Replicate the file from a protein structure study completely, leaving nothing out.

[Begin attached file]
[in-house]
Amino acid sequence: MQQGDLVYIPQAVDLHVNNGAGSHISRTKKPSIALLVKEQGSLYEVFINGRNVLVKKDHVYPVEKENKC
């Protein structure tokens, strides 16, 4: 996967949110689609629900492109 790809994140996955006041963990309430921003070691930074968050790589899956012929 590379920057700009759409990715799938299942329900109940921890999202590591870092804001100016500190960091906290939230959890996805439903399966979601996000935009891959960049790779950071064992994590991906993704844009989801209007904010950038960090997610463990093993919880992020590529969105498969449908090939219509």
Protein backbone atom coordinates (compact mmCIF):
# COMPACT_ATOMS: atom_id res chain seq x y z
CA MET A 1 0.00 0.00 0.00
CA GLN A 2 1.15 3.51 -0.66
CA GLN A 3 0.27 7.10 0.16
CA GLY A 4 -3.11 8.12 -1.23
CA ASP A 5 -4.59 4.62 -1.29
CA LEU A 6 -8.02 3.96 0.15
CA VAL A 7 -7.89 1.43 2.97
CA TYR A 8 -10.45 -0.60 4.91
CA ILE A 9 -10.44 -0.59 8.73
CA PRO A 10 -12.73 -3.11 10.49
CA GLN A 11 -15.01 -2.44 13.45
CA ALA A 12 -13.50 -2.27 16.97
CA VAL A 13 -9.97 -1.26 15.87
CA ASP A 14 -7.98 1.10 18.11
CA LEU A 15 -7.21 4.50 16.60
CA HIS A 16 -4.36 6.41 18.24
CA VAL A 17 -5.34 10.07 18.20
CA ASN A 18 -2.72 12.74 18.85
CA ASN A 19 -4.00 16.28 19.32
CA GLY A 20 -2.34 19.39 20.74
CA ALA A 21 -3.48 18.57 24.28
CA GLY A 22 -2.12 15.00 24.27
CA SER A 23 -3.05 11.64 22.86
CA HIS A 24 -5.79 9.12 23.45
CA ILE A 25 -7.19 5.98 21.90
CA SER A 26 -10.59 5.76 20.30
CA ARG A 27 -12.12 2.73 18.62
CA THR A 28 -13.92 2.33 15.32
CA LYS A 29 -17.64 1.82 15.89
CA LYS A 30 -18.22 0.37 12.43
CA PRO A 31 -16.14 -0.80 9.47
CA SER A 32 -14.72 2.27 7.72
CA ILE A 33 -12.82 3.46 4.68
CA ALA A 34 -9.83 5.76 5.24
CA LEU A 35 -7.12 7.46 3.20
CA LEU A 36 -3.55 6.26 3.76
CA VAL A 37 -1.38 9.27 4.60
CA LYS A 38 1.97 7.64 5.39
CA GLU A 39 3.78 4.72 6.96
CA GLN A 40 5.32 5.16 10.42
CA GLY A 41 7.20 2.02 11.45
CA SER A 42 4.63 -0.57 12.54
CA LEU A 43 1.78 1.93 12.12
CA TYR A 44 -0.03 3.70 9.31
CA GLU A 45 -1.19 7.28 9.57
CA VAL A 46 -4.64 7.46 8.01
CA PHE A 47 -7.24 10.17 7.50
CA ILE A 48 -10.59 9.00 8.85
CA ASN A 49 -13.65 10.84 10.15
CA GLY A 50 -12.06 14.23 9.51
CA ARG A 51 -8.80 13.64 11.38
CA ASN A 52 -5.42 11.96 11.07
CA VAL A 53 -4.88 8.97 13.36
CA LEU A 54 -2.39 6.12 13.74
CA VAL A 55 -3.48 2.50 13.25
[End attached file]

[in-house]
Amino acid sequence: MQQGDLVYIPQAVDLHVNNGAGSHISRTKKPSIALLVKEQGSLYEVFINGRNVLVKKDHVYPVEKENKC
């Protein structure tokens, strides 16, 4: 996967949110689609629900492109 790809994140996955006041963990309430921003070691930074968050790589899956012929 590379920057700009759409990715799938299942329900109940921890999202590591870092804001100016500190960091906290939230959890996805439903399966979601996000935009891959960049790779950071064992994590991906993704844009989801209007904010950038960090997610463990093993919880992020590529969105498969449908090939219509």
Protein backbone atom coordinates (compact mmCIF):
# COMPACT_ATOMS: atom_id res chain seq x y z
CA MET A 1 0.00 0.00 0.00
CA GLN A 2 1.15 3.51 -0.66
CA GLN A 3 0.27 7.10 0.16
CA GLY A 4 -3.11 8.12 -1.23
CA ASP A 5 -4.59 4.62 -1.29
CA LEU A 6 -8.02 3.96 0.15
CA VAL A 7 -7.89 1.43 2.97
CA TYR A 8 -10.45 -0.60 4.91
CA ILE A 9 -10.44 -0.59 8.73
CA PRO A 10 -12.73 -3.11 10.49
CA GLN A 11 -15.01 -2.44 13.45
CA ALA A 12 -13.50 -2.27 16.97
CA VAL A 13 -9.97 -1.26 15.87
CA ASP A 14 -7.98 1.10 18.11
CA LEU A 15 -7.21 4.50 16.60
CA HIS A 16 -4.36 6.41 18.24
CA VAL A 17 -5.34 10.07 18.20
CA ASN A 18 -2.72 12.74 18.85
CA ASN A 19 -4.00 16.28 19.32
CA GLY A 20 -2.34 19.39 20.74
CA ALA A 21 -3.48 18.57 24.28
CA GLY A 22 -2.12 15.00 24.27
CA SER A 23 -3.05 11.64 22.86
CA HIS A 24 -5.79 9.12 23.45
CA ILE A 25 -7.19 5.98 21.90
CA SER A 26 -10.59 5.76 20.30
CA ARG A 27 -12.12 2.73 18.62
CA THR A 28 -13.92 2.33 15.32
CA LYS A 29 -17.64 1.82 15.89
CA LYS A 30 -18.22 0.37 12.43
CA PRO A 31 -16.14 -0.80 9.47
CA SER A 32 -14.72 2.27 7.72
CA ILE A 33 -12.82 3.46 4.68
CA ALA A 34 -9.83 5.76 5.24
CA LEU A 35 -7.12 7.46 3.20
CA LEU A 36 -3.55 6.26 3.76
CA VAL A 37 -1.38 9.27 4.60
CA LYS A 38 1.97 7.64 5.39
CA GLU A 39 3.78 4.72 6.96
CA GLN A 40 5.32 5.16 10.42
CA GLY A 41 7.20 2.02 11.45
CA SER A 42 4.63 -0.57 12.54
CA LEU A 43 1.78 1.93 12.12
CA TYR A 44 -0.03 3.70 9.31
CA GLU A 45 -1.19 7.28 9.57
CA VAL A 46 -4.64 7.46 8.01
CA PHE A 47 -7.24 10.17 7.50
CA ILE A 48 -10.59 9.00 8.85
CA ASN A 49 -13.65 10.84 10.15
CA GLY A 50 -12.06 14.23 9.51
CA ARG A 51 -8.80 13.64 11.38
CA ASN A 52 -5.42 11.96 11.07
CA VAL A 53 -4.88 8.97 13.36
CA LEU A 54 -2.39 6.12 13.74
CA VAL A 55 -3.48 2.50 13.25